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Published: Fri, 02 Feb 2018
Civil suits on public nuisance
Civil Suits On Public Nuisance And Other Wrongful Acts Affecting Public
Whether it is the noise of the loudspeakers or the dug up roads, the occurrences of public nuisance are numerous. Unnecessary and incessant honking of horns to blocking the sun in a public park, the concept of nuisance is spanned in a vast sphere of our lives. While earlier, nuisance claims were generally instituted by individuals for damages, public nuisance claims through class litigation and public interest litigations are a relatively new addition in the Indian context. It has to be realized that Environment protection is not a pre-occupation of the educated and the affluent and the disposal and control of toxic waste and governmental regulation of polluting industries is public interest oriented. It is nothing but immense insensitivity of the Indian society that the biggest issue of public nuisance, environment-deterioration, goes unnoticed by most of the people, save a few public spirited people, who take up this responsibility of preserving the environment upon themselves. Public interest litigations (hereinafter PILs) have emerged as an instrument to set the wheels into action and work towards a sustainable environment.
The present paper proceeds in two parts. Part I deals with the concept of public nuisance for the purpose of section 91 of the Code of Civil Procedure 1908. It discusses at length the procedural of a claim for public nuisance as enlisted in section 91, supported with case laws. Further, it discusses various legal remedies available in a nuisance claim. Part II aims to illuminate the concept of public nuisance with special focus on the spate of litigation directed towards the preservation of environment through the instrument of PILs( public interest litigation).
The Concept Of Nuisance In Indian Jurisprudence.
Like major other fields in civil jurisprudence, India borrowed the concept of nuisance from Common Law. Before the conceptualization of the Code of Civil Procedure in 1908, the liabilities incurred in the offence of nuisance emanated from the common law interpretation of ‘civil wrongs’ that imposed a tortious liability on the wrong-doer. This tortious liability was a capable ground for claiming damages for the injury caused due to the prevalence of the cause of nuisance for a considerable span of time. Therefore, the concept of nuisance is not statutorily developed in the Indian civil jurisprudence. However, through a spate of adjudication on the same, as well as elaborated criminal interpretation of nuisance as well as its application in tort law has given it a definite dimension.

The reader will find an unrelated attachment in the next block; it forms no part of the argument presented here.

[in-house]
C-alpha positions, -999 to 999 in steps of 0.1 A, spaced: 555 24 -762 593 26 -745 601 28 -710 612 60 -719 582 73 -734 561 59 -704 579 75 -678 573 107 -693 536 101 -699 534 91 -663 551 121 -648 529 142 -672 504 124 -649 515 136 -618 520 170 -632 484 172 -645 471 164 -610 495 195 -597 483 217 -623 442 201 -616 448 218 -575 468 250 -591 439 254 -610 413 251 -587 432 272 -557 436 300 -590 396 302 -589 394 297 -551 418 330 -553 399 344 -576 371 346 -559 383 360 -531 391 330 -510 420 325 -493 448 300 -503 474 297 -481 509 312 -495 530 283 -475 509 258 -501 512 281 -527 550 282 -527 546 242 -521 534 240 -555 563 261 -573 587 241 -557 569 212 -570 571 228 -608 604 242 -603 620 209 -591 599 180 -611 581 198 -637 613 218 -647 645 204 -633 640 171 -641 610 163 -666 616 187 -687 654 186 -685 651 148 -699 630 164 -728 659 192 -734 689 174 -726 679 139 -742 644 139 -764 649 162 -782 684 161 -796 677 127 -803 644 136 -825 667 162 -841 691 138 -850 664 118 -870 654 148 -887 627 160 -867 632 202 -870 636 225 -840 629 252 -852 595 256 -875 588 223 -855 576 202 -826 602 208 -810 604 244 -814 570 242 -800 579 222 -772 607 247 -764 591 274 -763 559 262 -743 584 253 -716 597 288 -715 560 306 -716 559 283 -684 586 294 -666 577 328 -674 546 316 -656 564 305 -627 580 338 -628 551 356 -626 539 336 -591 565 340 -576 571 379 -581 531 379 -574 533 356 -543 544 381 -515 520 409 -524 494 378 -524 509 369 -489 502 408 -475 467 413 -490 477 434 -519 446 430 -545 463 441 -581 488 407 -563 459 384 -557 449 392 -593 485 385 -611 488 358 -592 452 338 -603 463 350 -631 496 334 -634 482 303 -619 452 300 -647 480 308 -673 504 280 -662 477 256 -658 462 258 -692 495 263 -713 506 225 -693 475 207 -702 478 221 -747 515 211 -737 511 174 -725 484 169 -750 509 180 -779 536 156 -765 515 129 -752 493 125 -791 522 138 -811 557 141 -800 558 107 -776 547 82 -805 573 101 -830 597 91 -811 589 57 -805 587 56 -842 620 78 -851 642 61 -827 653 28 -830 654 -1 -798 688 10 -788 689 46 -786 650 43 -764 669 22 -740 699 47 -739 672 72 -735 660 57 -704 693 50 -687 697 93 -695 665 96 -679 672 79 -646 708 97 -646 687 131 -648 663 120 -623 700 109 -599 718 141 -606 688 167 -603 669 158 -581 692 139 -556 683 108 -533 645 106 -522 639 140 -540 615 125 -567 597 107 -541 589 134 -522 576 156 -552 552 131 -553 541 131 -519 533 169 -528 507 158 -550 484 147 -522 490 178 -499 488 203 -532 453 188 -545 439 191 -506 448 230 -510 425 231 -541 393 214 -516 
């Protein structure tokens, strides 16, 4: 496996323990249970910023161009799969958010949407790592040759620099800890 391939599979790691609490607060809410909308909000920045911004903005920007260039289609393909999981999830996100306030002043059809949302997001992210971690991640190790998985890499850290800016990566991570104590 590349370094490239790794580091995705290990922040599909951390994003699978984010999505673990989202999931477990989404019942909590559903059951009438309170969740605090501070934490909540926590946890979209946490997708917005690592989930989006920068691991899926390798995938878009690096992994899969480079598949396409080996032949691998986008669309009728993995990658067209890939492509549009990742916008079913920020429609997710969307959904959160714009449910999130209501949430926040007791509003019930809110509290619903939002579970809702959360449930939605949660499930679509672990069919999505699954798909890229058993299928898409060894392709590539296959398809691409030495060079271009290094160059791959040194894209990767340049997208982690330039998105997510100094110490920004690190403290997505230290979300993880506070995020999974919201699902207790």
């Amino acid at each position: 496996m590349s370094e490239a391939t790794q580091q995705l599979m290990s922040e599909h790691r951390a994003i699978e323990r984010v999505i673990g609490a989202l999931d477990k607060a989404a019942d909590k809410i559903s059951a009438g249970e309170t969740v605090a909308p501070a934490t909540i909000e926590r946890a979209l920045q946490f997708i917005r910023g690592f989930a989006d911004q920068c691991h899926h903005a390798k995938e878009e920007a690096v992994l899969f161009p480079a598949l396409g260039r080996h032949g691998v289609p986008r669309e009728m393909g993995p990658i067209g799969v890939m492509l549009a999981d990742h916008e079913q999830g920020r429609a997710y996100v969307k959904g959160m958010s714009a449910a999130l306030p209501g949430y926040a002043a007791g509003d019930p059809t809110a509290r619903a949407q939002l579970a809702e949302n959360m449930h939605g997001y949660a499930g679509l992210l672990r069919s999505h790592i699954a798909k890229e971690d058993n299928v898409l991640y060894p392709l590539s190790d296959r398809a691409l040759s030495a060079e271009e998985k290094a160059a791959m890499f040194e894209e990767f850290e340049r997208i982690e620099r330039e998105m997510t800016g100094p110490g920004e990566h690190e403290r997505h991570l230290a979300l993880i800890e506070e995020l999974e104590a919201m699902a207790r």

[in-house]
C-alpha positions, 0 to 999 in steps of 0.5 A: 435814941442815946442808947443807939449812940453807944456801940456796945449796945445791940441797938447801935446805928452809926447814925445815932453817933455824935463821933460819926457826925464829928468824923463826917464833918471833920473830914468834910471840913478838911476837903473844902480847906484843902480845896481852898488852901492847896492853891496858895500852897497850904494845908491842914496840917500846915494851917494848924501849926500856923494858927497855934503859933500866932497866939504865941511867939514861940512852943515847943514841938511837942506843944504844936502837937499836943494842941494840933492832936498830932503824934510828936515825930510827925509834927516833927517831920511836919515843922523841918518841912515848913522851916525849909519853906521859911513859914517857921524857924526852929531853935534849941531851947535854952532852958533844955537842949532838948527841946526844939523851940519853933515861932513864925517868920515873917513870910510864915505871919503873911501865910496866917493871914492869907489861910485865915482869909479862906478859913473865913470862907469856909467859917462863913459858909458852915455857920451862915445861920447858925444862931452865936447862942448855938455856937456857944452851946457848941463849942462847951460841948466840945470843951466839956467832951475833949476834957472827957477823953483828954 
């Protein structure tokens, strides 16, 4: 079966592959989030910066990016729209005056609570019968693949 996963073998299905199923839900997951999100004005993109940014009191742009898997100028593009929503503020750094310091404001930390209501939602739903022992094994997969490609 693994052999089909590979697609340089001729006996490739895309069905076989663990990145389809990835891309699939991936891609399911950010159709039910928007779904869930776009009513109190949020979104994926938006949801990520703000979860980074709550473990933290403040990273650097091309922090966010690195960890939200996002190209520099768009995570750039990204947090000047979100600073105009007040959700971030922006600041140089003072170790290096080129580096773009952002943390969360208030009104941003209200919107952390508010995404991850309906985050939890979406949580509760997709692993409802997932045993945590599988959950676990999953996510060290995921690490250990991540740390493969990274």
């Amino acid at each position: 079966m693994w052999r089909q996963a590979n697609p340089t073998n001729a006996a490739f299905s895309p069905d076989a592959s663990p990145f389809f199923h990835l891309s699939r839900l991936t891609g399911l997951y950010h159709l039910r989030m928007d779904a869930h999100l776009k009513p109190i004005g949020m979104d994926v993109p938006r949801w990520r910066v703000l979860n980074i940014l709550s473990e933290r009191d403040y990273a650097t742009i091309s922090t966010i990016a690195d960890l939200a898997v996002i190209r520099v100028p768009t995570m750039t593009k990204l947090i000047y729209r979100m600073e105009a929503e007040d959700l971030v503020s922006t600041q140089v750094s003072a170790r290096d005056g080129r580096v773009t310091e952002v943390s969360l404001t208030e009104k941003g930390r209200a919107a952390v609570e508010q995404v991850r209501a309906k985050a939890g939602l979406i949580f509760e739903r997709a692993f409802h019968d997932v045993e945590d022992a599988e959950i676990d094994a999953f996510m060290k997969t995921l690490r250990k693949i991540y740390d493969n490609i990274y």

There is no universally accepted definition on nuisance. In fact the term ‘nuisance’ is incapable of an exact definition. But its concept is well understood. There must be interference with the use or enjoyment of land, or some right over or in connection with it, causing damage to the plaintiff. Halsbury defines it as an injury to the right of a person in possession of property to undisturbed enjoyment of it and results from an improper use by another of his own property. According to Blackstone, it is something that “worketh hurt, inconvenience or damage”.The act must result into both danger and injury to cause an actionable nuisance. Acts which seriously interfere with the health, safety, comfort or convenience of the public generally or which tend to degrade public morals have always been considered public nuisances and wrongful acts affecting public. Speaking generally, such acts arise from callous disregard of other people’s welfare and interest.
Nuisance can be broadly classified into two categories: private nuisance and public nuisance.
Private nuisance: Nuisance in its conventional sense refers to the offence of private nuisance emanating from the customary right to enjoyment of one’s own property without interruption to the extent that the rights of another do not stand to be abridged in the course. Reasonableness plays a crucial role in deciding whether an act constitutes actionable nuisance or not. Since private nuisance is categorically the nuisance caused to individual and not the public at large, it cannot be made the subject of an indictment. However, it can constitute a sufficient cause of action of a civil suit claiming damages and injunction.
Public nuisance: Public nuisance has not categorically been defined in the Code of Civil Procedure, 1908. However, for the purpose of adjudication of the cause, the definition has been borrowed from section 268 of the Indian Penal Code, 1860. According to section 268, a person is guilty of a public nuisance who does any act or is guilty of an illegal omission which causes any common injury, danger or annoyance to the public or to the people in general who dwell or occupy property in the vicinity, or which must necessarily cause injury, obstruction, danger or annoyance to persons who may have occasion to use any public right.